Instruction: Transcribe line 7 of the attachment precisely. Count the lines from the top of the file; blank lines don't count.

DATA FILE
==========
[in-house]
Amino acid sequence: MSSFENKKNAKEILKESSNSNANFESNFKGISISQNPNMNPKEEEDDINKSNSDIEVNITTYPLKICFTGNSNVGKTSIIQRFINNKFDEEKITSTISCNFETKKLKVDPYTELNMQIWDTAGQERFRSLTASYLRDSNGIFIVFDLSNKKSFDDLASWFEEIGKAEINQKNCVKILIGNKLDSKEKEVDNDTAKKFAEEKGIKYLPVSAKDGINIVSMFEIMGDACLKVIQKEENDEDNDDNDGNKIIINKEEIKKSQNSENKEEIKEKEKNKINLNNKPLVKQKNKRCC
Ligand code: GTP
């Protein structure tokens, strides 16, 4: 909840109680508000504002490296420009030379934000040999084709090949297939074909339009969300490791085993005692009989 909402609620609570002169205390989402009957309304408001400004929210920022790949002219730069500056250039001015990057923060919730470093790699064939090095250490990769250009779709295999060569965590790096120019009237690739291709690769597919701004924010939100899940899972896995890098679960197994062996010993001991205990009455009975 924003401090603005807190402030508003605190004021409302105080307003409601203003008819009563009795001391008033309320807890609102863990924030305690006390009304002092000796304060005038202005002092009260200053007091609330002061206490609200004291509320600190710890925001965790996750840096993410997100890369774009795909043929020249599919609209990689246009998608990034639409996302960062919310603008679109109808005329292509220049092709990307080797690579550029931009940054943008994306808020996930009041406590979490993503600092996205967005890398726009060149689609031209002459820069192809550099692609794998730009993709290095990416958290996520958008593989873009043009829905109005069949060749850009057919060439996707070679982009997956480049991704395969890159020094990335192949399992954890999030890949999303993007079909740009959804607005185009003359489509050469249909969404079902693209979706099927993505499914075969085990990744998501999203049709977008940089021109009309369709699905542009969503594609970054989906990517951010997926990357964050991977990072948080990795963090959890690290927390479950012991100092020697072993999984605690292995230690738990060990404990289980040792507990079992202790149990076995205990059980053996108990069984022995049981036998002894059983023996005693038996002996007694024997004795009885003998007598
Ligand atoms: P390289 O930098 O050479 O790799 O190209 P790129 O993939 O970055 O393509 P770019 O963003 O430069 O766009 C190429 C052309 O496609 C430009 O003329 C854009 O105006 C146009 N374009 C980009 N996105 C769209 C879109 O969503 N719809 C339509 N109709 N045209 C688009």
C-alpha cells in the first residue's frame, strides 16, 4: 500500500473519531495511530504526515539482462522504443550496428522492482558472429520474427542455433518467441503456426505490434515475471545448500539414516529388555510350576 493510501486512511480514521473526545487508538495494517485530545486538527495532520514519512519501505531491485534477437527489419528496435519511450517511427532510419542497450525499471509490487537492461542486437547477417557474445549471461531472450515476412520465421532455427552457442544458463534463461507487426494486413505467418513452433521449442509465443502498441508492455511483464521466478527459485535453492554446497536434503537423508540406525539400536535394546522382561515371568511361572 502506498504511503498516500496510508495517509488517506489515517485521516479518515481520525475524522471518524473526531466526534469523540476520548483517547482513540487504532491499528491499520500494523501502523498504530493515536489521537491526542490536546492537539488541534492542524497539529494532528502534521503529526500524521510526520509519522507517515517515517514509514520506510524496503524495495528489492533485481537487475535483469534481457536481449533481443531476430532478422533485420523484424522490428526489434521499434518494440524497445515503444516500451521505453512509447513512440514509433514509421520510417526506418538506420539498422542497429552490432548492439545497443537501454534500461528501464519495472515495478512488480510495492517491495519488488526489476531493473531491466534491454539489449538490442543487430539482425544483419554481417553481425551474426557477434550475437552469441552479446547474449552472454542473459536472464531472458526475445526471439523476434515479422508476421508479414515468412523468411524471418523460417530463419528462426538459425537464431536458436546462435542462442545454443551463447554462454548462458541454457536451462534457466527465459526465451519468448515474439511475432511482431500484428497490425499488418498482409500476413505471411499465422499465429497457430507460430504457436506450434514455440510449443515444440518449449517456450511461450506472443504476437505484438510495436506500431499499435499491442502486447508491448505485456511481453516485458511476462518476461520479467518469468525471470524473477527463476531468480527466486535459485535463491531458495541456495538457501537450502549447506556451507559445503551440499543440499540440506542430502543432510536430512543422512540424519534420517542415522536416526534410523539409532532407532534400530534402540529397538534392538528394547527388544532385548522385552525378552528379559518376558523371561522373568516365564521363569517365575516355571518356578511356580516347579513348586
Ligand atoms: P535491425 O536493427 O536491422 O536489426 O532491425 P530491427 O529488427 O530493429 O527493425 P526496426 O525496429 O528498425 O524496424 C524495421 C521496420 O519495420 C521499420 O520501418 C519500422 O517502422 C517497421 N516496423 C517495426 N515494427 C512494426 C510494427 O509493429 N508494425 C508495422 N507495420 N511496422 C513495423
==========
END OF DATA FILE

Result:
Ligand atoms: P535491425 O536493427 O536491422 O536489426 O532491425 P530491427 O529488427 O530493429 O527493425 P526496426 O525496429 O528498425 O524496424 C524495421 C521496420 O519495420 C521499420 O520501418 C519500422 O517502422 C517497421 N516496423 C517495426 N515494427 C512494426 C510494427 O509493429 N508494425 C508495422 N507495420 N511496422 C513495423